Petco – Rebounding Through Trust
The Business Need
Petco, a specialty retailer of premium pet food, supplies, and services, enjoyed leading the market for years. In 2006, when competition intensified, Petco lost share and was acquired by private equity investors. CEO Jim Myers set the goal to regain the top spot in the market. To do this, he had to gain the trust of the entire company so they could see that his goal was not only possible, but that all associates had a big part to play in the company’s success.
Petco worked with Root to define a transformation plan to make this vision a reality. Leaders wanted to create a culture that promoted teamwork, learning, and fun. To do this, Myers urged his leaders to be very candid about the current state, where they needed to go, and how a new strategy would lead them there.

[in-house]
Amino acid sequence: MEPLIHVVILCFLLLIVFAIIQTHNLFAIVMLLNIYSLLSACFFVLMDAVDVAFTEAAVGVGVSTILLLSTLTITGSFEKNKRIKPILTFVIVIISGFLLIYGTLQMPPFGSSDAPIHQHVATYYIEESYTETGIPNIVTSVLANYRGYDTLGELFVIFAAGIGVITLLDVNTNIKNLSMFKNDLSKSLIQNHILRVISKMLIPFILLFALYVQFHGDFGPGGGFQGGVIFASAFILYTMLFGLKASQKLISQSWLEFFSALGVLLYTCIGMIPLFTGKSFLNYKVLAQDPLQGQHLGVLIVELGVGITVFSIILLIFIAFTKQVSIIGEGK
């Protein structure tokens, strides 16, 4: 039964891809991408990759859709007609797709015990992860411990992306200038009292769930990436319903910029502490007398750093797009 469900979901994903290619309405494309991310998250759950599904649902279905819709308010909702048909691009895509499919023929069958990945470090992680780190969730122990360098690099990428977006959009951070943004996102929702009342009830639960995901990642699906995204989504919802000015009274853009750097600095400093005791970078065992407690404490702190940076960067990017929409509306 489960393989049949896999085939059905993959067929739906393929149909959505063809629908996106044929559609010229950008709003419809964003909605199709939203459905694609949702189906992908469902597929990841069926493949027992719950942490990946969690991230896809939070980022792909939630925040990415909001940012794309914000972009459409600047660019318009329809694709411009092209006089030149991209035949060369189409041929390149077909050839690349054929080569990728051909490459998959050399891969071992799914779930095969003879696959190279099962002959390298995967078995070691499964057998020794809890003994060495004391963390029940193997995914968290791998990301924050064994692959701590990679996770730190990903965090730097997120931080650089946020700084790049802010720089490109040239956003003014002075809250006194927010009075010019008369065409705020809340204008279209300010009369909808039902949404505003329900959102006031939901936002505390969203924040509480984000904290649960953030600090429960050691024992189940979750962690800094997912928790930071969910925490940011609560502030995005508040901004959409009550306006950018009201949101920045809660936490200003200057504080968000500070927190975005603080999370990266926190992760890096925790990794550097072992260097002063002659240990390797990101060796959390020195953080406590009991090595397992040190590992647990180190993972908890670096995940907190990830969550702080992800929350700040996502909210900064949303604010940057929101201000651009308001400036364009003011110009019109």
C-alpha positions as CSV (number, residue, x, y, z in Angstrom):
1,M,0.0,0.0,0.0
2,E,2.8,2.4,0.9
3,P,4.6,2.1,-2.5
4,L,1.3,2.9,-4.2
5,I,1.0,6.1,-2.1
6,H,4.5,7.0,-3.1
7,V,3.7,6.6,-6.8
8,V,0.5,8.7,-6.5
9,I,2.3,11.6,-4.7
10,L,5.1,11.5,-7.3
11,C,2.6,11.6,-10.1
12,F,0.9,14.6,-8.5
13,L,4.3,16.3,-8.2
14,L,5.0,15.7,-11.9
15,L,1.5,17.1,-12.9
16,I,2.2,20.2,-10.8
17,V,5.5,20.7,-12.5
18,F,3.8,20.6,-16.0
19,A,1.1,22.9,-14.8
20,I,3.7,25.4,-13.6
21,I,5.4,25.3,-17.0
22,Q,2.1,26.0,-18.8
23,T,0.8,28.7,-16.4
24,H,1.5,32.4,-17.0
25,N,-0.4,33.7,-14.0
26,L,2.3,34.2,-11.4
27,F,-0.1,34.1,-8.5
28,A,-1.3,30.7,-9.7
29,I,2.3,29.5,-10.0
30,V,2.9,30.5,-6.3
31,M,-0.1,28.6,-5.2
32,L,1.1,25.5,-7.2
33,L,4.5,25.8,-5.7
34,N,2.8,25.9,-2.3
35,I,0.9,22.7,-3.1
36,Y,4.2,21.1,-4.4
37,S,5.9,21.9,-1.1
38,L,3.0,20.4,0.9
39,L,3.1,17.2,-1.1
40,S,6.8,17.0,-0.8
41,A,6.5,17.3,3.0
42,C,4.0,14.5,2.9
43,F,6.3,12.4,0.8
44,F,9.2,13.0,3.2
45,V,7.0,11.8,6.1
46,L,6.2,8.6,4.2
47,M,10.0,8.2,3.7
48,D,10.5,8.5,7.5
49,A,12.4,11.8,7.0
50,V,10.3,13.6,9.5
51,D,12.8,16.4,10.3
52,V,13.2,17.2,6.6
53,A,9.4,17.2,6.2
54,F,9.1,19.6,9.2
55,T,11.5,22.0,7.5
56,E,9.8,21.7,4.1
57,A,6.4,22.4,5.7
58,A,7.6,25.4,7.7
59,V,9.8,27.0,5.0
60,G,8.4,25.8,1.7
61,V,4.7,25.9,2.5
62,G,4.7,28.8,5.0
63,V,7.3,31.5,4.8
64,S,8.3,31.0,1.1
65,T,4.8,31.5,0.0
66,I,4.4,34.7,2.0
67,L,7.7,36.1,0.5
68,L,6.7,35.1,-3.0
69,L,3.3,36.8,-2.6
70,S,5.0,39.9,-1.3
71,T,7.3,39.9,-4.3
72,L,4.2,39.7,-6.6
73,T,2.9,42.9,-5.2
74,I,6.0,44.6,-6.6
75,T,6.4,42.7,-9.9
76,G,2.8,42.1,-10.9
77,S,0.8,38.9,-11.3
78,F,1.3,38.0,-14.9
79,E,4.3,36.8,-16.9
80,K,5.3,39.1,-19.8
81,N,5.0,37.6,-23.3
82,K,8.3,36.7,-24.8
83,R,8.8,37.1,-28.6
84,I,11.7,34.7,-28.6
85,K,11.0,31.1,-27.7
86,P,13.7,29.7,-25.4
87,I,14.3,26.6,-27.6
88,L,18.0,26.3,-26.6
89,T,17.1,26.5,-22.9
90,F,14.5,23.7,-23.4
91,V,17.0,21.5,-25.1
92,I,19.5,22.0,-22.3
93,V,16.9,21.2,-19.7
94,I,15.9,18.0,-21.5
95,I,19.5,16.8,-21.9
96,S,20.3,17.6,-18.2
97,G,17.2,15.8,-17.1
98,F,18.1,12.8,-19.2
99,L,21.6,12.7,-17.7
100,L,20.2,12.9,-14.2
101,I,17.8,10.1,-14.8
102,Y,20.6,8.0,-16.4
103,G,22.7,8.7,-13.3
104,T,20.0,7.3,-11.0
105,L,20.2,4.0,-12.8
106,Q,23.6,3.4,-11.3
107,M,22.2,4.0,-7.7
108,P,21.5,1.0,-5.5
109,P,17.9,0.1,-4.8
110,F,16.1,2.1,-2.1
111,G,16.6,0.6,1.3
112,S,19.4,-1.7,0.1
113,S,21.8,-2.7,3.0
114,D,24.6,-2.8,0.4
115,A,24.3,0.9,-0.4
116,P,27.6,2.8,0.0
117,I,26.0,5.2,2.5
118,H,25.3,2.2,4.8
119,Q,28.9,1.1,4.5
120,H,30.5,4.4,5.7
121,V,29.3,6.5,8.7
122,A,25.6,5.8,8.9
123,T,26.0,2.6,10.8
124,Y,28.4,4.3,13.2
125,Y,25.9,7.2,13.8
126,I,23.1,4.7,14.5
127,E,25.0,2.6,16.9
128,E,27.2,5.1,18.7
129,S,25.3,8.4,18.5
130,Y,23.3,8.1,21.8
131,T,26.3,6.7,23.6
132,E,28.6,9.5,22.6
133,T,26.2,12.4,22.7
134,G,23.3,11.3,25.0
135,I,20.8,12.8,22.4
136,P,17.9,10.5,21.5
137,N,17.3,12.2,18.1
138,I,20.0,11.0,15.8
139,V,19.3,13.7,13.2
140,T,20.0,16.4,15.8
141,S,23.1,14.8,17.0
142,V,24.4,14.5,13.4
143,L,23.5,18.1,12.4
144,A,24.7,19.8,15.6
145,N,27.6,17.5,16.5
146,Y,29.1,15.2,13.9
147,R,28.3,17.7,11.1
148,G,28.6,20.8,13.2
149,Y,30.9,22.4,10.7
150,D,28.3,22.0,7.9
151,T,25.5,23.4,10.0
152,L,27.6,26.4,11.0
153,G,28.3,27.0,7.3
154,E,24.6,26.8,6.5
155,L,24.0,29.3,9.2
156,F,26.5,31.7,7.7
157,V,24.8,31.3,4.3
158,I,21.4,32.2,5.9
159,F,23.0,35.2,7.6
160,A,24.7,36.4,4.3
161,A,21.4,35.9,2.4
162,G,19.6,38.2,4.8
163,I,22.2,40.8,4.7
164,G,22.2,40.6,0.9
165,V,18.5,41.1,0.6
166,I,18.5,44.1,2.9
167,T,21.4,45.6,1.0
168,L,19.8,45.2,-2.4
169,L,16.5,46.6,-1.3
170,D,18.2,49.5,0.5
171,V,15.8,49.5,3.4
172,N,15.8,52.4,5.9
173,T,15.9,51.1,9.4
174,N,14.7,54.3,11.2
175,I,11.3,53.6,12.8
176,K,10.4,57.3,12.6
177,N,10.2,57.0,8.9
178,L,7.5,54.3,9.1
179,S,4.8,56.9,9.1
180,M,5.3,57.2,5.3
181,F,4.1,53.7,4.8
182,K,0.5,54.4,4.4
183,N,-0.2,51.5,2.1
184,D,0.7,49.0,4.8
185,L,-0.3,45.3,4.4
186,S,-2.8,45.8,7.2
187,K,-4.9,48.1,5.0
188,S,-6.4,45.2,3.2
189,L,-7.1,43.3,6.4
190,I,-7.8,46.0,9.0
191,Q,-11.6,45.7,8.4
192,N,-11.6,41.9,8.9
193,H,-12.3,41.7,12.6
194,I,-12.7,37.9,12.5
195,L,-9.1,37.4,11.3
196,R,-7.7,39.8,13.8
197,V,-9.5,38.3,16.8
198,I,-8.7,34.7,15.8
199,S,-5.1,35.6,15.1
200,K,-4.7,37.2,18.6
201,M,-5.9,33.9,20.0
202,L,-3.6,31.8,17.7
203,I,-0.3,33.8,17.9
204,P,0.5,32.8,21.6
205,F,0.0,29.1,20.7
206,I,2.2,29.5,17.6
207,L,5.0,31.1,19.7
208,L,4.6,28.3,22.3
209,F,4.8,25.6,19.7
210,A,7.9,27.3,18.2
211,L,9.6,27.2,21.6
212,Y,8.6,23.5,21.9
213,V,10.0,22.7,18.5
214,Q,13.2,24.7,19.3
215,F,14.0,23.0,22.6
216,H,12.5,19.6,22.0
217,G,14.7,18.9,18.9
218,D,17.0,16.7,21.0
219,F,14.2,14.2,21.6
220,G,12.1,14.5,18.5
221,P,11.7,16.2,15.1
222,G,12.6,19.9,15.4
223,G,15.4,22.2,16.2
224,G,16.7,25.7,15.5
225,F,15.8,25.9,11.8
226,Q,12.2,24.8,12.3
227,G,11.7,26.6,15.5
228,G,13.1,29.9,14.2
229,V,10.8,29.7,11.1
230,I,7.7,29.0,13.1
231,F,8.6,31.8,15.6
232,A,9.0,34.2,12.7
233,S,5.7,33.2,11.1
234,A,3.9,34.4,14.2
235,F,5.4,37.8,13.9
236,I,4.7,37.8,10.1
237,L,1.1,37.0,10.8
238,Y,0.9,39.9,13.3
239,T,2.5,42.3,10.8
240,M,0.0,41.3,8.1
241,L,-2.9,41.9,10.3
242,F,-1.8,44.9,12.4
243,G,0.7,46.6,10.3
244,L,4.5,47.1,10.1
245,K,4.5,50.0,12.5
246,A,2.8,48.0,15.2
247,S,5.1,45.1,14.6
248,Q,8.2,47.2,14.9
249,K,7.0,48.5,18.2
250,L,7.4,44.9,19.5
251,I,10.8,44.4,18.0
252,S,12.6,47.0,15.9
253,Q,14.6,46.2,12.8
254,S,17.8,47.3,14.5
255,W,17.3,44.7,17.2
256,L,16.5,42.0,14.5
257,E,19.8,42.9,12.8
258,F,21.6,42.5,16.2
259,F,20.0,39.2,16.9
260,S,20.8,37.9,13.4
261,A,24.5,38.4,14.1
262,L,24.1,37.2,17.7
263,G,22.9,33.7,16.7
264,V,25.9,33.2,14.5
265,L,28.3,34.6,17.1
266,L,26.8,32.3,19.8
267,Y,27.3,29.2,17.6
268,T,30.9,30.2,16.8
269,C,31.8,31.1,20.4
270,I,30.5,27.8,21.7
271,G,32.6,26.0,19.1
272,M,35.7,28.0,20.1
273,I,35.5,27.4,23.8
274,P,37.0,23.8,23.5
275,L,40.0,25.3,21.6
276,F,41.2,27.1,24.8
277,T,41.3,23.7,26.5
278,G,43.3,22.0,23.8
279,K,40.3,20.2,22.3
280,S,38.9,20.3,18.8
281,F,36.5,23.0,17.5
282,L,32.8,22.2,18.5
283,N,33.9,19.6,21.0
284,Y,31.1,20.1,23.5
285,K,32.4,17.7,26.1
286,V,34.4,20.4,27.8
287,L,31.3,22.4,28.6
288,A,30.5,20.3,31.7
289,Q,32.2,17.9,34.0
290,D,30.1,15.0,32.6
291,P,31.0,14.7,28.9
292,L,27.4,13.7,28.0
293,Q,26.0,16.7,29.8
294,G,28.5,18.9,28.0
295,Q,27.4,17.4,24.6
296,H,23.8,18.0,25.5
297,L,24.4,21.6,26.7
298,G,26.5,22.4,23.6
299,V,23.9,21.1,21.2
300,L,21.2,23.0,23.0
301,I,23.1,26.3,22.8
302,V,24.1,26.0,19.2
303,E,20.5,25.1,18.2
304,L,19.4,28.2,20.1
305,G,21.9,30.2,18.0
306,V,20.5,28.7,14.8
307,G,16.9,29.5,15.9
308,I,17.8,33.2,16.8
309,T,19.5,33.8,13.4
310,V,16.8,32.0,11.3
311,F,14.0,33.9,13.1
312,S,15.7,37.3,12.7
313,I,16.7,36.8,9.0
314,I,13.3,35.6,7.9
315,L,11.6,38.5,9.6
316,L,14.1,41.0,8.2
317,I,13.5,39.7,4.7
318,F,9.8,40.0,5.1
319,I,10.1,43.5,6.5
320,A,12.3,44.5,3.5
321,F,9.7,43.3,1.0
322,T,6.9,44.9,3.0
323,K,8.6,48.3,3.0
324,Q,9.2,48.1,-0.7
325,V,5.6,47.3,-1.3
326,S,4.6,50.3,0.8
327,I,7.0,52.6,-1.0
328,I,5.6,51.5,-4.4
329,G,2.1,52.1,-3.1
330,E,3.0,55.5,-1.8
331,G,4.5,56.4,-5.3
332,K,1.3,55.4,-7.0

After a series of interviews, the Root team captured feedback in a humorous yet serious Watercooler sketch. The sketch served as a catalyst for a constructive discussion about the current realities, enabling the team to build trust while accepting responsibility for the issues and necessary changes. The result was a united team with an aligned “systems view” of the marketplace who knew what to do to regain leadership.
Petco believed that involving associates in the strategy would lead to loyal customers. They realized that, somewhere along the line, they had stopped listening to people in the field, and the people in the field had stopped telling leadership what they really thought. According to Charlie Piscitello, SVP and Chief People Officer, “These sessions provided the ideal start for taking our message to all 21,000 of our people.”
These sessions gave Petco people a stronger sense of purpose in light of its new vision. When employees knew the plan and realized that the company was trying to do the right things, they saw how much they mattered to Petco’s success and how they could influence the outcomes. Many associates said that they transformed from a sense of despair to hope, and hope to belief – and they used that belief to act in the best interests of the company and customers.